With the 21st century well underway, people have become increasingly used to new technologies popping up, and medicine is one of the most tech-dependent sectors of American society. Yet some of the newest advances available at local hospitals are stunning, even for tech-savvy consumers, and one common theme is the increasingly transparent human body.
Consider, for example, the UroNav MRI-guided biopsy. The procedure, first introduced in St. Louis at Barnes-Jewish West County Hospital in 2014, allows physicians to pinpoint prostate cancers by merging two types of images: MRIs and ultrasounds. Men suspected of prostate cancer undergo an MRI, which shows suspicious lesions. During a subsequent ultrasound exam, the MRI image is fused with the ultrasound image in real time to allow for precise targeting of the suspicious site(s) by the biopsy needle.
“Conventional biopsies done with ultrasound [alone] are random and very much ‘hit-[or]-miss,’” says Dr. Gerald Andriole, the Robert K. Royce Distinguished Professor of Urologic Surgery, chief of the Division of Urologic Surgery and vice chair of the Department of Surgery at Washington University School of Medicine. “Thus, there is very small reassurance if such a biopsy does not show cancer. Also, it is important to realize that even when the conventional biopsy shows cancer, it typically underestimates the size of the cancer and the aggressiveness of the cancer. It provides very little information about the location of the cancer.”
However, studies conducted at Washington University and elsewhere clearly show that MRI-targeted biopsies, using the UroNav fusion software, are more likely to identify a man’s cancer and to more accurately characterize it. The result is “better decisions about how to treat it,” Andriole says.
“One very exciting prospect is to ablate [destroy] only the cancerous part of the prostate, as such a treatment is not associated with the most-dreaded side effects of other treatments that may cause incontinence and erectile dysfunction,” he adds.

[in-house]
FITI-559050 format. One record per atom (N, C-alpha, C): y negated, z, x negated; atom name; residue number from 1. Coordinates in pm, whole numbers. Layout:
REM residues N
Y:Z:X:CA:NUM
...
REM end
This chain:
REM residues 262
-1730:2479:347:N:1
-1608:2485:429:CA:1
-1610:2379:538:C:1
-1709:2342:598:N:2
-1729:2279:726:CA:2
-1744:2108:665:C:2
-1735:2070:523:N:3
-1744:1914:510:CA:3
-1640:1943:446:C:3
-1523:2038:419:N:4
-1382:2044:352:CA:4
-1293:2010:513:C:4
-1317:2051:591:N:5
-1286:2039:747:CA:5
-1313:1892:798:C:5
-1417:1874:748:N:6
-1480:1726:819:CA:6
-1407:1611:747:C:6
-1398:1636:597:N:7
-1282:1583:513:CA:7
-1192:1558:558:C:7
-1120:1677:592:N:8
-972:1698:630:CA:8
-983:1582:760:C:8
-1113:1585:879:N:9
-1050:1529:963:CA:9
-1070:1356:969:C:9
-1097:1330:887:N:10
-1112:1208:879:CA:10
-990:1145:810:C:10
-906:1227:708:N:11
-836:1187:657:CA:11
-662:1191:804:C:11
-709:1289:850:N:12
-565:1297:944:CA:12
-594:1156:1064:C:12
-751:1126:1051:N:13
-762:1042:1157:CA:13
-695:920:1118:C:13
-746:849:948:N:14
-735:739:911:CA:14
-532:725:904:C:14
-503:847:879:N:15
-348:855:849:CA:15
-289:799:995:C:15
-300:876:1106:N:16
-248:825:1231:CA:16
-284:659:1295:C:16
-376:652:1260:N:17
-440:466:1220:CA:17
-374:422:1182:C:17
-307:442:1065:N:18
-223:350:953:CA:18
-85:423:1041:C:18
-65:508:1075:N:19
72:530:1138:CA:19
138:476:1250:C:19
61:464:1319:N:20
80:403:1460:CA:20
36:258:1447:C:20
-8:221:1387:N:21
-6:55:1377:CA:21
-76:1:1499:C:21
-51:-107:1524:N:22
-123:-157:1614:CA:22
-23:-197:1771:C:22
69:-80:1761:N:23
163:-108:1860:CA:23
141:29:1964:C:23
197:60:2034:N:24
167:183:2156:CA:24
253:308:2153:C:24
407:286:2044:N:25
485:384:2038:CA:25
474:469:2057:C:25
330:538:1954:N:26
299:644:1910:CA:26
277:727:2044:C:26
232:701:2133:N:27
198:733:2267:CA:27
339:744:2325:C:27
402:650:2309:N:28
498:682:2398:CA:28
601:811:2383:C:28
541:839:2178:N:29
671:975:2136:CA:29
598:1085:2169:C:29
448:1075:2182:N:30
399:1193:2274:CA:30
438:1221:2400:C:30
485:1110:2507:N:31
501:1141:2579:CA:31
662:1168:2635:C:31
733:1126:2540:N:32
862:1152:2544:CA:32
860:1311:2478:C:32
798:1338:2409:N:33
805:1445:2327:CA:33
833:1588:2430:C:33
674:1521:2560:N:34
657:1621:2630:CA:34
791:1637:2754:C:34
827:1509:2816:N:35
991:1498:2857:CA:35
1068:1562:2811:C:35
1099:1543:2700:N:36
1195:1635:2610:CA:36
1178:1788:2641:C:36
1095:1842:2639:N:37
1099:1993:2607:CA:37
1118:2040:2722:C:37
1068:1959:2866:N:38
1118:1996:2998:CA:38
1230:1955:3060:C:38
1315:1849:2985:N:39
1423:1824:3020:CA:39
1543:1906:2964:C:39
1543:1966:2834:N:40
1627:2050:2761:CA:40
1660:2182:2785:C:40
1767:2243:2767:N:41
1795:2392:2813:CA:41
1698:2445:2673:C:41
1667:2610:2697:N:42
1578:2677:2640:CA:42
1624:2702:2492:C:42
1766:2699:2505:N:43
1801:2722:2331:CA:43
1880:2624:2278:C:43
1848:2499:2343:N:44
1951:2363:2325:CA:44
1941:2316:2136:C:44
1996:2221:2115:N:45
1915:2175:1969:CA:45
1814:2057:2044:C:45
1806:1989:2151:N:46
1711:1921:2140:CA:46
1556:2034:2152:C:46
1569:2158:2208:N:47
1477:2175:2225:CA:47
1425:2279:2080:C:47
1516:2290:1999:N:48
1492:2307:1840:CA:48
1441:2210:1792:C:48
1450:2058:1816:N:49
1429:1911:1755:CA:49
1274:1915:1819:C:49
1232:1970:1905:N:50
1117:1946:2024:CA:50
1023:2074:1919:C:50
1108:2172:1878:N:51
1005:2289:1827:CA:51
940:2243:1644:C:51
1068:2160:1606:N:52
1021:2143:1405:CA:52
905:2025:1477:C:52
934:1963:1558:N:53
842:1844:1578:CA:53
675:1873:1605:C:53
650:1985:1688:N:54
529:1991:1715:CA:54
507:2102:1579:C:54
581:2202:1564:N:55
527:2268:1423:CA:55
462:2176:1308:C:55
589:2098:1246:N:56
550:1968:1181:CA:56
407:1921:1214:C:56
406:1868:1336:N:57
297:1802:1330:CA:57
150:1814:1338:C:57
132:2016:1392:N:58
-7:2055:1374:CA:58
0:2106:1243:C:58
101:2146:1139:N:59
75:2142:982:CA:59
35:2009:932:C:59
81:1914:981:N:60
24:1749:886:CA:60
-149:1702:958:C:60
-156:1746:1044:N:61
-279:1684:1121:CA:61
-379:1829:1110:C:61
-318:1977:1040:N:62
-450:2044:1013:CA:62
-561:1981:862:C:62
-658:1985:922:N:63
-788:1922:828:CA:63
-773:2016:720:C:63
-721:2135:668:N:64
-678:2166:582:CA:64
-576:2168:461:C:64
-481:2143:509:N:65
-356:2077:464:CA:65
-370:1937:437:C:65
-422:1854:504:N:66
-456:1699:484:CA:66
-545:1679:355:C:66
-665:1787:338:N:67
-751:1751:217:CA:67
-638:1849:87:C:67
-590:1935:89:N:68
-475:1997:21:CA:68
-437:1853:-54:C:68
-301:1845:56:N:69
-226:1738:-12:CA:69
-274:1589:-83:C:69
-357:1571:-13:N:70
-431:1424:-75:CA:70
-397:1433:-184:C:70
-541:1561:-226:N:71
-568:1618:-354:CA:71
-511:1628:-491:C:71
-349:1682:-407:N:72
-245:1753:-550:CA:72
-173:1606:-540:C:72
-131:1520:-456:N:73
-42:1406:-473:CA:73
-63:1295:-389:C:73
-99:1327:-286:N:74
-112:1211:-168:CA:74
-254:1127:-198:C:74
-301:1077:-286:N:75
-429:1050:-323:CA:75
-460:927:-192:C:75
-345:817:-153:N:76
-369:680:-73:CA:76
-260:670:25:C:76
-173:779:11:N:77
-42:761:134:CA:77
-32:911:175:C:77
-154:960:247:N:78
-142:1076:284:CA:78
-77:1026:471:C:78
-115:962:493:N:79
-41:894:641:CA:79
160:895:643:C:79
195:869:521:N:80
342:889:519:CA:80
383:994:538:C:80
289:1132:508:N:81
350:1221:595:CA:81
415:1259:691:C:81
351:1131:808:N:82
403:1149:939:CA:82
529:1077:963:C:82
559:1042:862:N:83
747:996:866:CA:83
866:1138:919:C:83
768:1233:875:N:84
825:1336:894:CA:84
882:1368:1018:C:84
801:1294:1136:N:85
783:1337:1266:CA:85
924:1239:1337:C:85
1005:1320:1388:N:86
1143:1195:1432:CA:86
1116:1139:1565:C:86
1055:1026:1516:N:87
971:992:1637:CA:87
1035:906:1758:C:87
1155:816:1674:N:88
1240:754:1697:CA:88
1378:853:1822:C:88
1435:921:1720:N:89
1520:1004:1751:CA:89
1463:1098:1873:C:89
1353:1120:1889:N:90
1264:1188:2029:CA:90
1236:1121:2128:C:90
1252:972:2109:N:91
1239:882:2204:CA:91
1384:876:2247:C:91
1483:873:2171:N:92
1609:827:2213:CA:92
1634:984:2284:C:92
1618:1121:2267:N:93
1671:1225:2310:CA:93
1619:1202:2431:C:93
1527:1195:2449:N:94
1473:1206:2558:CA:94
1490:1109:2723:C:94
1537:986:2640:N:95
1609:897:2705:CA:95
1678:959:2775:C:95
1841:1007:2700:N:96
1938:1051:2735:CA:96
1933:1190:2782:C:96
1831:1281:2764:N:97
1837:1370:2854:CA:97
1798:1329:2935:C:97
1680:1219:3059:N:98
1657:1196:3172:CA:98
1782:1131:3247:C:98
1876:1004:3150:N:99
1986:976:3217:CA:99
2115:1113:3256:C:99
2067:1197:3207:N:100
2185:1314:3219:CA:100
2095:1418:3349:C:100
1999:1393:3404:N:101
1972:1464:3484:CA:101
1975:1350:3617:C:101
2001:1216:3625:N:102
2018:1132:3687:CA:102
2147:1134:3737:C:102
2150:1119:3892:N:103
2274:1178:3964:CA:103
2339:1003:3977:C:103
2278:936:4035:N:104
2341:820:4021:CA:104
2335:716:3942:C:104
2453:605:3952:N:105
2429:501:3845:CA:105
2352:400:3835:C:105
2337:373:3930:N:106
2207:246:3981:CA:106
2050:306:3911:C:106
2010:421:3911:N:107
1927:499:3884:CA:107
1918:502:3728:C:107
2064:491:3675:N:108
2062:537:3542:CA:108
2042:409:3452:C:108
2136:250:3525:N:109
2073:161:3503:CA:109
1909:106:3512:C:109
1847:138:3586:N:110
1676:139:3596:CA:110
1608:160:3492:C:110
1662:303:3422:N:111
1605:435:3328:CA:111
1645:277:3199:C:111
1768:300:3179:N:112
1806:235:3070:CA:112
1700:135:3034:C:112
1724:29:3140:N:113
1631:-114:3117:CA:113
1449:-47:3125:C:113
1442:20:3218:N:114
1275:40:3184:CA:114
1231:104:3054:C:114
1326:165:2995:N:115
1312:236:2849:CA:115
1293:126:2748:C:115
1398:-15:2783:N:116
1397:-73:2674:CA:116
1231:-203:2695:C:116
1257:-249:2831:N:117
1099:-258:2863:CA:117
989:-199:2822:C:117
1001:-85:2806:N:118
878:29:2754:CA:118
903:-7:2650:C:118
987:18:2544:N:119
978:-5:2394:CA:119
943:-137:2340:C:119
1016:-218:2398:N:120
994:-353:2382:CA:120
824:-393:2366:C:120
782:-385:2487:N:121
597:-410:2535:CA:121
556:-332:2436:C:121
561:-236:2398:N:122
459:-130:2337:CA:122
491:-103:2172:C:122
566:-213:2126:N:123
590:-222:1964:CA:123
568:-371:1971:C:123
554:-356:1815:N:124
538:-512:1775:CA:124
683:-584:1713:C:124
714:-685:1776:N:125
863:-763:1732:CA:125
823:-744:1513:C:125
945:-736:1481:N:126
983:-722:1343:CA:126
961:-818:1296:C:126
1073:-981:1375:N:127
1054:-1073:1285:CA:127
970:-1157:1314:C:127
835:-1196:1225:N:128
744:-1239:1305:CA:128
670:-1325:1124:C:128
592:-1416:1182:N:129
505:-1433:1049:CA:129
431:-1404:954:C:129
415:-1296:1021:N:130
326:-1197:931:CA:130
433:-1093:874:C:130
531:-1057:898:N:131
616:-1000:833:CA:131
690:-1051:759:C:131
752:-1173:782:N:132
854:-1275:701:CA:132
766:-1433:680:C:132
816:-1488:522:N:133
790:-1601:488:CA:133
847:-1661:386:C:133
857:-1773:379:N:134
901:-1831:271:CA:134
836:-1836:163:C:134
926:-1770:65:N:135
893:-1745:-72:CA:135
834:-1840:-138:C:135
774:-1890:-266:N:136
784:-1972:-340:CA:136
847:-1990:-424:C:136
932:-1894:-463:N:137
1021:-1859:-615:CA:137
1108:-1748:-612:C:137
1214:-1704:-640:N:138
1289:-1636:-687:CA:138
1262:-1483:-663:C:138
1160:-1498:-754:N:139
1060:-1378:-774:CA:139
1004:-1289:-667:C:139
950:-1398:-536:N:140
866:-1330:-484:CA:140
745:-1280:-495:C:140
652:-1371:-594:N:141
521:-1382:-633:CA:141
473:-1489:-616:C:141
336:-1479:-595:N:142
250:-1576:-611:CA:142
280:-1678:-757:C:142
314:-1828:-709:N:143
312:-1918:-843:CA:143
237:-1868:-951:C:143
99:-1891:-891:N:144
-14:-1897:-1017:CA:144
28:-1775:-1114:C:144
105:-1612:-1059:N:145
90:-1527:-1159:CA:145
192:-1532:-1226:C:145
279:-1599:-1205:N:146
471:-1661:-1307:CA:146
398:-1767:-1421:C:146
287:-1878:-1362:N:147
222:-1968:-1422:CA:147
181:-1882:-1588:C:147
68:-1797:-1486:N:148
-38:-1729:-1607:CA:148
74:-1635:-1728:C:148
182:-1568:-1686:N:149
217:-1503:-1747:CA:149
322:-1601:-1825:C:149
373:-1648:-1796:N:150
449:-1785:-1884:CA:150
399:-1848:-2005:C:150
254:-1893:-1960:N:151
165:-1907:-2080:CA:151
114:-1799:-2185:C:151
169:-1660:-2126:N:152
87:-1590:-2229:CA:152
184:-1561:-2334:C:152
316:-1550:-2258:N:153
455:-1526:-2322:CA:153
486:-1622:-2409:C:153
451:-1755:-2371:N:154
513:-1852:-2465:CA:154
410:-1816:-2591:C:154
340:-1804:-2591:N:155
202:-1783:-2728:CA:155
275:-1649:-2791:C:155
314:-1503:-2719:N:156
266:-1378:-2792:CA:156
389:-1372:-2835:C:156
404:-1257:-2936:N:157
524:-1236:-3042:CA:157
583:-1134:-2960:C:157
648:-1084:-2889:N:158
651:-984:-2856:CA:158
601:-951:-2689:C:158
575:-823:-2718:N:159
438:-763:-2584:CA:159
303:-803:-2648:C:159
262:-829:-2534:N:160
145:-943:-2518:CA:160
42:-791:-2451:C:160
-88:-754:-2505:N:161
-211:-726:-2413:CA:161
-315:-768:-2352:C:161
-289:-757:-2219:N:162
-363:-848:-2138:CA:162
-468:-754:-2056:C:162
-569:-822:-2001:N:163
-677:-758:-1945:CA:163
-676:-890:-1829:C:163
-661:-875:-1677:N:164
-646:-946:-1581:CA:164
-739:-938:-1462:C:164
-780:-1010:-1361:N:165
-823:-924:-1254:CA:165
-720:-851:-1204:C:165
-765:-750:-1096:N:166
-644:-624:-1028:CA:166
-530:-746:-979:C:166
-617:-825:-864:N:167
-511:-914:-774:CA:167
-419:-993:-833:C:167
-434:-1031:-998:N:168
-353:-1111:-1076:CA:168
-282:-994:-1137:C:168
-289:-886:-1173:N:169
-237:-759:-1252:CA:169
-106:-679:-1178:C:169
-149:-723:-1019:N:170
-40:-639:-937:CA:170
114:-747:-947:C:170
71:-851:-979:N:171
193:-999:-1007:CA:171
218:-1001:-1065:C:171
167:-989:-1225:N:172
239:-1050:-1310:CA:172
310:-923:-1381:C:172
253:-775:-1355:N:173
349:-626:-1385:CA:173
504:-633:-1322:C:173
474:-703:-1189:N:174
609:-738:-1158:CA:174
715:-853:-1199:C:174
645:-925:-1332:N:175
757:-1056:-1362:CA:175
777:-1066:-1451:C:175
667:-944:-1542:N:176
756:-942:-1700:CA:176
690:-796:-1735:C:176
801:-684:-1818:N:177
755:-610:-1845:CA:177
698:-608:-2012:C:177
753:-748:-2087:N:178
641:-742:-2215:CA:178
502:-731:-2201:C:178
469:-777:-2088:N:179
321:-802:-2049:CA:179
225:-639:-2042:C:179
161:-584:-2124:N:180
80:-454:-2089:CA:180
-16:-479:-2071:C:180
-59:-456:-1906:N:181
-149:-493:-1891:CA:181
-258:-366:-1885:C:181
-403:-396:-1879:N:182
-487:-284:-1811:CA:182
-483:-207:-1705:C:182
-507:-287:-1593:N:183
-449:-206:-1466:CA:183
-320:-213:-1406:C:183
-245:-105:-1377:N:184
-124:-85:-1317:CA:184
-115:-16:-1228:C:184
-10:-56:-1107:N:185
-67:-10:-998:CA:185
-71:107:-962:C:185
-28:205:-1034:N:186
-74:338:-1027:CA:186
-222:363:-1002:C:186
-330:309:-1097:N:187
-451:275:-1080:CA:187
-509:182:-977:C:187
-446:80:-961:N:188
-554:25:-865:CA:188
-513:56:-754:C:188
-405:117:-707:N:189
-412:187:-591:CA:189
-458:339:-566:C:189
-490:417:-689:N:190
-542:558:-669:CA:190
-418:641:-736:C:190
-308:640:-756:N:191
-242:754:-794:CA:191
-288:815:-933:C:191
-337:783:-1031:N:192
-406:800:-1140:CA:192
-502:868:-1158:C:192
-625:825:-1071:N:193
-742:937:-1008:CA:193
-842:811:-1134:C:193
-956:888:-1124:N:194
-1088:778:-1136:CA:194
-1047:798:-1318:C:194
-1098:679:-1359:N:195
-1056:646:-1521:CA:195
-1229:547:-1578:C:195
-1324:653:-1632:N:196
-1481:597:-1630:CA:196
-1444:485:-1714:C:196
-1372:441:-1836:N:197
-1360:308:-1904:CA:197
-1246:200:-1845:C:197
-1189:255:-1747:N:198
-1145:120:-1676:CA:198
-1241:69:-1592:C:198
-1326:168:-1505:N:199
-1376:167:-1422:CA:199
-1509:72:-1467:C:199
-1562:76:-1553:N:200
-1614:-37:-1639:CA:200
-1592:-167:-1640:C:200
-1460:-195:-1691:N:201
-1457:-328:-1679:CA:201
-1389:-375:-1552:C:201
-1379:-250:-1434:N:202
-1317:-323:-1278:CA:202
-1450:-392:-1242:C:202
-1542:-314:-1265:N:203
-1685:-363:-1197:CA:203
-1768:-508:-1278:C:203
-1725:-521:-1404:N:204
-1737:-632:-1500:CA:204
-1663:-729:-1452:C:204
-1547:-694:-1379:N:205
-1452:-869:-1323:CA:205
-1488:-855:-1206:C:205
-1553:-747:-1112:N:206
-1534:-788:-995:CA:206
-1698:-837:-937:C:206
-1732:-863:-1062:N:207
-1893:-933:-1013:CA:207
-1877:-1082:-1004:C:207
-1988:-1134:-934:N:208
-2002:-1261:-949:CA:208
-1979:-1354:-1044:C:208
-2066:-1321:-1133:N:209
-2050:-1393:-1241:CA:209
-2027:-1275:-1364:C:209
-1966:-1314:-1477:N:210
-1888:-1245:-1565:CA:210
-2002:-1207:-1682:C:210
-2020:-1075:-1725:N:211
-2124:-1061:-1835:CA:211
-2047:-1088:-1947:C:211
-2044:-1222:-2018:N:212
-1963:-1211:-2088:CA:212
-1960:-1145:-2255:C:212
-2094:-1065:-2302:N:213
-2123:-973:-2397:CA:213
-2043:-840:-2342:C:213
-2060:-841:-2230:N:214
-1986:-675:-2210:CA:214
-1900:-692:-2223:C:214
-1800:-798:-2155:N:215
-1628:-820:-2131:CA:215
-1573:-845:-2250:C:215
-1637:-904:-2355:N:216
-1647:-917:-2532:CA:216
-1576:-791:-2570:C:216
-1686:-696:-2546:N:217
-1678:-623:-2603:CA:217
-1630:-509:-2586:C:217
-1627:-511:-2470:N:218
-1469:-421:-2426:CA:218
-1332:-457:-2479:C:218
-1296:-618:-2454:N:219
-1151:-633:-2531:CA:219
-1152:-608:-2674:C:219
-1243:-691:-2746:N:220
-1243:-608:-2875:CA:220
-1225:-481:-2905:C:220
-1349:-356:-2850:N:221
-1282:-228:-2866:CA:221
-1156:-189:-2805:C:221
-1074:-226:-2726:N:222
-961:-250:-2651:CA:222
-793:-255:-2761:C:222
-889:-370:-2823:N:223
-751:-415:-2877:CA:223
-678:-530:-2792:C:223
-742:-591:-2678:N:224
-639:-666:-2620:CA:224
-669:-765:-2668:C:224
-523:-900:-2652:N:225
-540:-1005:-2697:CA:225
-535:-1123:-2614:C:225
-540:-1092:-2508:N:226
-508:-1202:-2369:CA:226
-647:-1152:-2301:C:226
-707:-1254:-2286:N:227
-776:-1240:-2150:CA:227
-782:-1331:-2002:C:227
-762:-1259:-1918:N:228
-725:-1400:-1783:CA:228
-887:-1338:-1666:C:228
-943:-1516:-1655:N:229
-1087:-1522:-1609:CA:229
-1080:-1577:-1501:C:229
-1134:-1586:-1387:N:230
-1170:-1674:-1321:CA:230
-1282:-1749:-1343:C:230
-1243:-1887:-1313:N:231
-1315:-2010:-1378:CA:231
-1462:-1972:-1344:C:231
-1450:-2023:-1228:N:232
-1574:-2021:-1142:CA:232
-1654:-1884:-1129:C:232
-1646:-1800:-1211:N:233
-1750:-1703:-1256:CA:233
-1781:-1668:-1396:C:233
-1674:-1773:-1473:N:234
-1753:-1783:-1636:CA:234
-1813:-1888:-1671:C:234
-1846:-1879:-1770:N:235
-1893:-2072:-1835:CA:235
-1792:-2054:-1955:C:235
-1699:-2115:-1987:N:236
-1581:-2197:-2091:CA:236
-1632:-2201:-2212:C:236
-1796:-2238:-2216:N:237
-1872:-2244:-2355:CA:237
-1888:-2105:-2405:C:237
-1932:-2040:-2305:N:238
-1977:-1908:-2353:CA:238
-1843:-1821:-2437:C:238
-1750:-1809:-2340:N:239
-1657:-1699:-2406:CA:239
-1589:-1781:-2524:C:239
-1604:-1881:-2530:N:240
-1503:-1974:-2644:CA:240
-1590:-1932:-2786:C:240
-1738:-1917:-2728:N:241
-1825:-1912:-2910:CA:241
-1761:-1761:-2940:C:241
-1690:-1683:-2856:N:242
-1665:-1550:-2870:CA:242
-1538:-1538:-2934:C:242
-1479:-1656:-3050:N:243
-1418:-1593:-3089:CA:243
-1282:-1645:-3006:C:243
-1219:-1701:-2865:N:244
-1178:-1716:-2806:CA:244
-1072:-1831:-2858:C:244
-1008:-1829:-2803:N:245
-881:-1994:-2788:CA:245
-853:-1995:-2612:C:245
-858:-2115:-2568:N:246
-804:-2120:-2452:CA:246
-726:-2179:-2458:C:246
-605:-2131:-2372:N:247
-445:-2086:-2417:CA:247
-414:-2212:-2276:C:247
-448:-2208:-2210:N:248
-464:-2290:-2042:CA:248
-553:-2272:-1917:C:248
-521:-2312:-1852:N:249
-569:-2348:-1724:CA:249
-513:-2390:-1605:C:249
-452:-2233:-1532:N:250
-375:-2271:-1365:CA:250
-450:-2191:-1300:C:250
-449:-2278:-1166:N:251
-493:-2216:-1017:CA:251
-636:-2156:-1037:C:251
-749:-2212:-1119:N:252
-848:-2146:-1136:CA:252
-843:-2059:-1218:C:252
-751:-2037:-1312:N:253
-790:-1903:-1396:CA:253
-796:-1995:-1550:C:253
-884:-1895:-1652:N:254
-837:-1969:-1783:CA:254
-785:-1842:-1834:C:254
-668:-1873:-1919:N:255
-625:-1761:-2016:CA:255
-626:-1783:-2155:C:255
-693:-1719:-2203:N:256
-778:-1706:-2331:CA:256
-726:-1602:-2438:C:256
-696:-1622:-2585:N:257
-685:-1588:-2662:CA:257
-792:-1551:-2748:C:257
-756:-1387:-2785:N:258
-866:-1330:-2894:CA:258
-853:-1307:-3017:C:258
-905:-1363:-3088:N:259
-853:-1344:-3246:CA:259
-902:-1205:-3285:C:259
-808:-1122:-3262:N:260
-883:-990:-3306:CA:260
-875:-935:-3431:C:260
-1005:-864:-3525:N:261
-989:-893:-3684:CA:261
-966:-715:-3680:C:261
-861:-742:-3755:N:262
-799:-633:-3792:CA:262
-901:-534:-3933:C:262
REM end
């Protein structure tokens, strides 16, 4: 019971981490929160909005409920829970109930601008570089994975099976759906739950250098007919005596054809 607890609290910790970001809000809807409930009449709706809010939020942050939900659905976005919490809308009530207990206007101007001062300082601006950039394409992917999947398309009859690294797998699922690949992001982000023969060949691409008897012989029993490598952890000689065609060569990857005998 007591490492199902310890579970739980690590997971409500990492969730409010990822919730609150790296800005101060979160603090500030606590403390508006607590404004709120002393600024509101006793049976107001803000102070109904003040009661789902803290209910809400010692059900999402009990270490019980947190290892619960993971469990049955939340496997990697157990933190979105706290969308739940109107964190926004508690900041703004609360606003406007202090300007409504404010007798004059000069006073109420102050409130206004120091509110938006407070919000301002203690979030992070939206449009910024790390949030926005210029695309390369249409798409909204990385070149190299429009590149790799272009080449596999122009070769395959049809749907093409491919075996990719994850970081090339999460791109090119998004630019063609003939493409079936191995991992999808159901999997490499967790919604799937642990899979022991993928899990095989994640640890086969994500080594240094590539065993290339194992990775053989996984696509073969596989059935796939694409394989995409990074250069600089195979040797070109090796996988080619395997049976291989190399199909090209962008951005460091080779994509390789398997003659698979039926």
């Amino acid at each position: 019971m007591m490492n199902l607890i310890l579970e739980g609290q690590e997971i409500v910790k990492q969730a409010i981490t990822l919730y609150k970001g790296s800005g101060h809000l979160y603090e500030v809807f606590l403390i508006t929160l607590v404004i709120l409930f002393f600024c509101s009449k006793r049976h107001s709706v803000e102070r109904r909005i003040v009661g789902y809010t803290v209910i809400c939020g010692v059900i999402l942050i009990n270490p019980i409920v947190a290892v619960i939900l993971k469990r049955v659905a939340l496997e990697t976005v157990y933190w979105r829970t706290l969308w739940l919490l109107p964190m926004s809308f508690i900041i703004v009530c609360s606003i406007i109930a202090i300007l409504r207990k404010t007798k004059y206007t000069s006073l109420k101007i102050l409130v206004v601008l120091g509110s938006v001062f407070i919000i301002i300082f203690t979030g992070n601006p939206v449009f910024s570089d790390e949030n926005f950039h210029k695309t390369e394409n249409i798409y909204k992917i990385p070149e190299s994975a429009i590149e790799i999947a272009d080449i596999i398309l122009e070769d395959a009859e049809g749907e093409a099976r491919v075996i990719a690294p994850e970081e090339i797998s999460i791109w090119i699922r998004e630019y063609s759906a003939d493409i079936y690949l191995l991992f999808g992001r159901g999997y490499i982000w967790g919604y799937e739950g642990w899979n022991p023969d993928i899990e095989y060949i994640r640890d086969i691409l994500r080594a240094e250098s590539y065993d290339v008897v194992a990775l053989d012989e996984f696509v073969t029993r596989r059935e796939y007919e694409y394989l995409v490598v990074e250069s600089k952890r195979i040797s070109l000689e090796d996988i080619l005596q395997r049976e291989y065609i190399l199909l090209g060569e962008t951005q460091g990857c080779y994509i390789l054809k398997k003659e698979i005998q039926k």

A more recent innovation allows doctors to “map” the heart with noninvasive imaging in order to correct a serious heart condition known as ventricular tachycardia. Dr. Clifford Robinson, a radiation oncologist, and Dr. Phillip Cuculich, a heart rhythm specialist, both of whom are assistant professors at Washington University School of Medicine, published results of the procedure’s experimental use in the Dec. 14, 2017, issue of The New England Journal of Medicine. A formal prospective trial recently completed enrollment, and a multicenter clinical trial to further study the procedure is planned.
In ventricular tachycardia, the heart beats exceedingly fast, and its chambers often fall out of sync, causing blood to stop. This is known as sudden cardiac death. For the lucky survivors, medications and an implanted defibrillator device are used. If the arrhythmia continues despite these efforts, an ablation procedure can be performed. During this procedure, several catheters are threaded through blood vessels in order to locate the scar tissue inside the heart. Once located, the tip of the catheter is heated, and the scar tissue is cauterized. The new procedure combines noninvasive radiation, similar to treating cancers, with noninvasive 3-D mapping of the heart created by using scans that include electrocardiographic imaging (ECGI), a technology that was created by Dr. Yoram Rudy at Washington University. Only seven medical centers in the nation currently offer ECGI.